Thanks to Telehealth, the Doctor is… Somewhere

Healthcare is deeply personal. Most people associate it with direct contact with doctors, nurses, and medical equipment. But for some time now, efforts have been made to take contact with medical personnel out of the equation and make the experience more about equipment. The original idea behind that approach was improving healthcare in remote locations. But technological advancements, together with economical pressure, have made the idea popular in many places. Medical crises such as the global Covid-19 pandemic accelerate the adoption of telehealth methods.

E-Health, Telemedicine, Telehealth …

The term virtual healthcare is used interchangeably with telehealth and telemedicine. In the U.S., the Health Resources and Services Administration, as well as the Department of Health and Human Services, defines telemedicine only as remote clinical services, such as diagnosis and monitoring.

At the same time, telehealth includes preventative and curative care delivery, including non-clinical applications such as administration and provider education. The World Health Organization describes telemedicine as encompassing all aspects of health care, including preventive care. In Europe, the term eHealth includes telehealth, electronic medical records, and other components of health information technology.

Whatever it’s called (we will use virtual healthcare here), all forms require excellent communication infrastructure and ideal broadband connections combined with security software and hardware. Security is a significant issue when it comes to this kind of data, so encryption is vital for ensuring trust. This type of information holds a healthcare system together, and electronic health records include critical data such as medicine dosage, insurance information, and other personal information.

The amount of medical data is growing each year. Before COVID-19 hit, researchers from Stanford University estimated an annual increase of 48 percent. This figure includes private information regarding patients, their health status, and insurance providers that circulate in a hospital or doctor’s office. Such sensitive information requires high levels of security for the patients.

That is why most countries have put rules in place to protect electronic personal health information that health-care providers, health plans, and health-care clearinghouses create, receive, use, or maintain.

Commonly, safeguards are categorized like this:

  • Administrative: Assigning security responsibility to an individual and implementing security training.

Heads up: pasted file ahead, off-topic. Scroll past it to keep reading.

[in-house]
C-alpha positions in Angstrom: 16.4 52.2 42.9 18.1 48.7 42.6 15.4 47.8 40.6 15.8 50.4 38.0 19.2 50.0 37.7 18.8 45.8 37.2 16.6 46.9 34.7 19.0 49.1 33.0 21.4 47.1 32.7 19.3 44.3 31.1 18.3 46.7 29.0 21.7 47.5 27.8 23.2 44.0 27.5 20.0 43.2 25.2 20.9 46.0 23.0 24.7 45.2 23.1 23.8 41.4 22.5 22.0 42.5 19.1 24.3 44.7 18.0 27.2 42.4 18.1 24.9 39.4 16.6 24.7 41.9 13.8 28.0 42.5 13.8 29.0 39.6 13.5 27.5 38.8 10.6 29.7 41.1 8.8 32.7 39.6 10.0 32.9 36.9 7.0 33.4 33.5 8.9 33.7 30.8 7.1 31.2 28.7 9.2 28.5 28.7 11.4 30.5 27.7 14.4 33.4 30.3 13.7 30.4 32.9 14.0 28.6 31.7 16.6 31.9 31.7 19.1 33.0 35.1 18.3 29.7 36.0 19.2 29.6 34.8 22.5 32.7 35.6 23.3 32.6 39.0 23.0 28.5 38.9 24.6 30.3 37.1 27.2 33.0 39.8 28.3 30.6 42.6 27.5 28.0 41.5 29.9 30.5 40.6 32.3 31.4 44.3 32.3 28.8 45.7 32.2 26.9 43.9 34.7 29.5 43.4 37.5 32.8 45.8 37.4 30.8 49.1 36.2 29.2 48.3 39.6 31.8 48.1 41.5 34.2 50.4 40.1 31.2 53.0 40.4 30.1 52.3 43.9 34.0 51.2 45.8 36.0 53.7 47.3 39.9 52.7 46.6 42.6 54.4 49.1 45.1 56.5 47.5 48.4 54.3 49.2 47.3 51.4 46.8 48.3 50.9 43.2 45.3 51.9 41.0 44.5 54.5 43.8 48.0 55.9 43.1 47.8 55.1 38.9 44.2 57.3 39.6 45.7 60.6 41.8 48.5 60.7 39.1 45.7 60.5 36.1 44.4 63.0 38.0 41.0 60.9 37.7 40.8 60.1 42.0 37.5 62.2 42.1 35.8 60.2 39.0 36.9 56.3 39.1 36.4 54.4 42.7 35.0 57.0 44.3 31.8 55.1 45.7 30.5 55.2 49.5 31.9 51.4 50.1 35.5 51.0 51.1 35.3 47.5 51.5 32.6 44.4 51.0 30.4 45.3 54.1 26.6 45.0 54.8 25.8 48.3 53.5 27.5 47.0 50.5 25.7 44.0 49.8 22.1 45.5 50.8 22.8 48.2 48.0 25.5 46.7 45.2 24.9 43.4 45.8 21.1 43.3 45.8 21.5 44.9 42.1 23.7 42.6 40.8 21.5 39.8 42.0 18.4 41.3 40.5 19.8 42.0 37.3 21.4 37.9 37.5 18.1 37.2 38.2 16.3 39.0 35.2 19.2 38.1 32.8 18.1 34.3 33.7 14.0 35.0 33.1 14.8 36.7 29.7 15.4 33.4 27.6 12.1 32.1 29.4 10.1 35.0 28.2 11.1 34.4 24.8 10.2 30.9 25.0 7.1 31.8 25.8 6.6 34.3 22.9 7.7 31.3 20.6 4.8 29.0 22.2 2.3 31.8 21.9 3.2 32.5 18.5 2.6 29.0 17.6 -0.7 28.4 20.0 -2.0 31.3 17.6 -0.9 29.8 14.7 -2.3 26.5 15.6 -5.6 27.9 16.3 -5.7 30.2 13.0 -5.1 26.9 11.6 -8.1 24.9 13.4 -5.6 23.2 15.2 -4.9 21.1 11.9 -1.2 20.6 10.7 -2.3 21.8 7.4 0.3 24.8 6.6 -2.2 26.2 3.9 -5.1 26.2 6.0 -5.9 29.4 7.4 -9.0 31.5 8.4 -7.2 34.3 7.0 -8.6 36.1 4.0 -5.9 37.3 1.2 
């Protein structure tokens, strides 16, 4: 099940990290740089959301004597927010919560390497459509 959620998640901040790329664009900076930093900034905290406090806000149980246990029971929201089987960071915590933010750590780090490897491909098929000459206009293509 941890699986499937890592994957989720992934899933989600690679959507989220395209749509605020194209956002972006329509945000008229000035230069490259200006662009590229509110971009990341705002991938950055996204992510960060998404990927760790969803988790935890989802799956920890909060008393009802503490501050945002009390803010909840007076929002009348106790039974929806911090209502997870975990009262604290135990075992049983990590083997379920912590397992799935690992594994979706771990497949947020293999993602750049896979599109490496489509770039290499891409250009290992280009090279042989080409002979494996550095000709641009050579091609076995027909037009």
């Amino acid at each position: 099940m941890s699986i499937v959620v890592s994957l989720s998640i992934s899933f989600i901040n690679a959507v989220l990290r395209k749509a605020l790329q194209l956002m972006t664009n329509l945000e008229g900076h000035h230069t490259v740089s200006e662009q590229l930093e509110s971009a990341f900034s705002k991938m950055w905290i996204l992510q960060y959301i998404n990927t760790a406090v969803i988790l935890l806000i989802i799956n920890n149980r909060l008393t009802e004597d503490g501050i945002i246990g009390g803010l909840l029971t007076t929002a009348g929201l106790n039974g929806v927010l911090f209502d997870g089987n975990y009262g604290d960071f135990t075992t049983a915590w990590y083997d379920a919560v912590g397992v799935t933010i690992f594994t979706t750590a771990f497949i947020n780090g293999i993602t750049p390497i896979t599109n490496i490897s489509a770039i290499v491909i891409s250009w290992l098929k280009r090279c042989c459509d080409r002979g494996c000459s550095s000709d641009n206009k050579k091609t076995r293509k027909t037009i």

• Physical: Protect electronic systems and data they hold by restricting access to EPHI and using off-site backups.
  • Technical: Automated processes such as authentication controls and encrypting data during transfer.

Cloud and Edge architectures with adequate security measures can be useful because the exchange of medical data between clinical facilities, patients, researchers, and medical practitioners requires shifting enormous amounts of data.

Wearable devices and artificial intelligence

Cloud or edge applications make the use of artificial intelligence (AI) feasible even for smaller practices. Some specialties in medicine have actually taken up AI techniques over the past few years. The most popular is radiology, where remote AI platforms routinely process imaging results; from commercial vendors as well as from research facilities.

The diagnosis itself strongly depends on the relationship between patient and medical practitioner. However, many diseases can be accurately diagnosed with AI. The most notorious are diabetes and cardiovascular disease (CVD), which are in the top 10 causes of death worldwide. Because of this high mortality rate, efforts have been made to integrate various methods in helping get an accurate diagnosis.

Although mobile blood pressure and heart rate monitors, as well as blood oxygen sensors, have been in use for a long time, the advent of multi-sensor wristbands and sports watches has taken these to a new level. The amount of data collected by a device such as an Apple Watch is breathtaking. Anyway, not many doctors trust the 1-channel ECG taken by such a gadget, but its alerts can at least advise the wearer to ask for a thorough medical examination.

A fine example of medical sensor fusion is the MAX86150 Integrated Photoplethysmogram (PPG) and Electrocardiogram (ECG) Bio-Sensor Module by Maxim Integrated. For development purposes, the manufacturer provides the MAX86150 Evaluation Kit (Figure 1). ECG, PPG, and simultaneous ECG and PPG can be measured. When monitoring is active, the module uses IR Proximity Mode to detect the user’s fingers, and a red LED will turn on when a finger is near the module.

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